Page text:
*Humbug: An act that calls attention to itself; it also allows for the possibility of doubt, and requires consent from those who participate.
*The first organic production of nature, in a foreign world, ever revealed to the eyes of man: a field of poppies.
*Matthew Goodman, The Sun and the Moon, The remarkable true account of hoaxers, showmen, dueling journalist and Lunar Man-Bats in Nineteenth-Century New York.
Okay, I’ll admit it. I love anything that smacks of a good hoax. An added bonus? Man-Bats! Who wouldn’t pick this gem up?
A couple of months ago my son Alex and I stopped by my favorite indie bookstore, GrassRoots Books. This cleaver book was on display front and center. With it’s enticing title and beautiful cover I just had to look at it. From the front sleeve:
On August 26, 1835, a fledgling newspaper called the Sun brought to New York the first accounts of remarkable lunar discoveries. A series of six articles reported the existence of life on the moon—including unicorns, beavers that walked on their hind legs, and four-foot-tall flying man-bats. In a matter of weeks it was the most broadly circulated newspaper story of the era, and the Sun, a working-class upstart, became the most widely read paper in the world.
I had heard of the Great Moon Hoax, but had never paid much attention to the story. It was one of those stories that I thought might be myth. Did a newspaper really fool that many people? I had to find out.
What I thought would be a tale of mischief and humbuggery turned out to be a history lesson into the early days of newspapers and American pre-Civil War politics. In the mix we meet Edger Allan Poe and P.T. Barnum. One man would prove to be the world’s greatest showman; the other a down on his luck writer who went to his grave believing the Moon story was stolen from him.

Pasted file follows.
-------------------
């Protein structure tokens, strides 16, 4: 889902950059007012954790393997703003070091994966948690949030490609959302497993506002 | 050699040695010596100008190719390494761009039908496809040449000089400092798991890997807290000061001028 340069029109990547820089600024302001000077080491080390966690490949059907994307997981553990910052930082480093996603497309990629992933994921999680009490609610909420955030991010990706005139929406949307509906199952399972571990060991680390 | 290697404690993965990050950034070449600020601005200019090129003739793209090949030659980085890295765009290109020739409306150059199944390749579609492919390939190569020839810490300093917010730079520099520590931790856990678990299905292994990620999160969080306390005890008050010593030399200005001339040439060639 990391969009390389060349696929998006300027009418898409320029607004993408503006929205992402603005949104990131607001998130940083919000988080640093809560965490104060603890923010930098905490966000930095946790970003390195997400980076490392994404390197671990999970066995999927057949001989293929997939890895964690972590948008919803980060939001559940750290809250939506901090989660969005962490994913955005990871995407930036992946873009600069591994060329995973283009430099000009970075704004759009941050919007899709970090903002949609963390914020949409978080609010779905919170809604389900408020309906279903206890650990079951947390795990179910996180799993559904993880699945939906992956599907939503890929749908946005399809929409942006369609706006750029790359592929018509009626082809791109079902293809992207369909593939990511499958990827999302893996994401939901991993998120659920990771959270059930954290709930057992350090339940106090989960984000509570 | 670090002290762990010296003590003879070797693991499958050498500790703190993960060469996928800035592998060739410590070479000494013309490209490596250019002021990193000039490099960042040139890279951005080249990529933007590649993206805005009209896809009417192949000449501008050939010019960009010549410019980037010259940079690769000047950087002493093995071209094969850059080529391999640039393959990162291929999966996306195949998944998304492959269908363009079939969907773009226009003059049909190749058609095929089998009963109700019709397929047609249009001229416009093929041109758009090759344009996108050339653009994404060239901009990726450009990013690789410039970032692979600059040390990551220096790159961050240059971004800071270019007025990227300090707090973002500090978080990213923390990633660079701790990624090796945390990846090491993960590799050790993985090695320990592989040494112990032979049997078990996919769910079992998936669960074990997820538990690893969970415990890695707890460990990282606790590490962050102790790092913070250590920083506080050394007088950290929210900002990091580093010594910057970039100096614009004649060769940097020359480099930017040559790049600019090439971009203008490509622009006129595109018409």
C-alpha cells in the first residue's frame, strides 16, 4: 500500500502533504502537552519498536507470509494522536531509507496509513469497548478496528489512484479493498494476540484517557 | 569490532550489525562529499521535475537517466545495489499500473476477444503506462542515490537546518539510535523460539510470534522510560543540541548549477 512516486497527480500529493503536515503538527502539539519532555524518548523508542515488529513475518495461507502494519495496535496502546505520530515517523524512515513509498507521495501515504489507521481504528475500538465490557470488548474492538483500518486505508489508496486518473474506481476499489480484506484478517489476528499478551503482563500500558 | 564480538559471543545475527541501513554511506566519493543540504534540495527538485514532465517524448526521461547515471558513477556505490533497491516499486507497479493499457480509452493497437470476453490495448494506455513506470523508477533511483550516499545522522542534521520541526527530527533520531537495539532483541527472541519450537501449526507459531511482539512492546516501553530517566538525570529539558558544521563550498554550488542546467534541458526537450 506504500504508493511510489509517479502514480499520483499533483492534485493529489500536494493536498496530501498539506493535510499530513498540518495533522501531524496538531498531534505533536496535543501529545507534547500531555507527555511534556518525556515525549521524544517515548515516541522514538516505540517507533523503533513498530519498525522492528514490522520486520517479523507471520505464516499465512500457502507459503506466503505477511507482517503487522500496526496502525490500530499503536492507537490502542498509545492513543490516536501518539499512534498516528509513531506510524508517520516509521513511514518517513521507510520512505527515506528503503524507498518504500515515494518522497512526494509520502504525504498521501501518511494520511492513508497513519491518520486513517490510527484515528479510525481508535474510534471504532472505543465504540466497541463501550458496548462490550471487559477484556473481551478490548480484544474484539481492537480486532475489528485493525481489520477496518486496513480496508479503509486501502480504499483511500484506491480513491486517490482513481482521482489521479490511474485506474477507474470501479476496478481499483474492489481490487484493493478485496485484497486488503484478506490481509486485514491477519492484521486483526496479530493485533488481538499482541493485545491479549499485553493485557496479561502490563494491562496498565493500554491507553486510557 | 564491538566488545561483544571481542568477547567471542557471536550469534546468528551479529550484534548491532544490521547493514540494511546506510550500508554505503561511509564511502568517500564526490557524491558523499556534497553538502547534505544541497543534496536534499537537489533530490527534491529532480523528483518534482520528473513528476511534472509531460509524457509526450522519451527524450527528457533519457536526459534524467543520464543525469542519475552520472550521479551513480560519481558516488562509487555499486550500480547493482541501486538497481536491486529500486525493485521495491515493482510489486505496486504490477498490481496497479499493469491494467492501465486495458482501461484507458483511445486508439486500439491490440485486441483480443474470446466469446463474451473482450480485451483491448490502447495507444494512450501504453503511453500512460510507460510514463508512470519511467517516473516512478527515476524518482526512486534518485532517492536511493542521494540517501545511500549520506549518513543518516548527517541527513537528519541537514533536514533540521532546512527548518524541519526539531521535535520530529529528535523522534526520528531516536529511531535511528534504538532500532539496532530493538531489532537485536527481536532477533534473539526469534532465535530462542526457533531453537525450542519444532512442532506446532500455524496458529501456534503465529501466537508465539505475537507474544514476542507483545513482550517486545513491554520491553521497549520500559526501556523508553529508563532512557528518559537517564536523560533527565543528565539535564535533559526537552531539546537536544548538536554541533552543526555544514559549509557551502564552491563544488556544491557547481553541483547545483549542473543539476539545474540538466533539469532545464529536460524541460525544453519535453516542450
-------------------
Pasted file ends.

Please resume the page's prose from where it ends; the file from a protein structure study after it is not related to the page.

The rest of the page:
There is so much in this book I don’t know where to start. The history lesson starts before the summer of 1835. Goodman describes the tension building between the anti and pro slavery activists and how the New York newspaper fueled this tension and ended up creating the opinion based editorials that we now see as normal in print and cable media.
I had erroneously believed that it was our modern media that came up with the idea of replacing opinions with facts, and that the divide that is so prevalent in our culture is a result of it. Not so, teaches Goodman. In rich and vivid detail Goodman recounts the development of activist journalism and how its effects are still with us today.
Using the slavery debate as a backdrop, Goodman introduces us to newspaper owners, James Watson Webb, William Cullen Bryant, Benjamin Day, and others. Each determined to sway popular opinion in his political favor. To do so required a new type of newspaper, one that Benjamin Day would create and be the example all others followed, even as some went at it kicking and screaming.
Before the summer of 1835 there were roughly 852 circulating newspapers in America. New York had the largest selection (if I remember right there were four). At that time newspapers were viewed as a luxury for the upper- crust as the masses could not afford the time or money to read them. And who can blame them? Before Day came along newspapers were full of foreign news; mostly economic news coming from the English trading companies. When local news was reported on, it was usually watered down crime reports and highlights from events for the rich.
Day set out to change all that. First, he lowered the price of a paper to a penny. Next he sent a reporter out to cover crime stories as if they were Penny Dreadfuls; no subject or criminal was too “indecent” to cover. Day decided his audience would be the working-class. His editorials, unlike his rivals, did not cover “polite” politics. Day went against the grain and wrote about his anti-slavery views at a time when these ideas were only loud whispers, that usually found the view holder on the outs with proper society.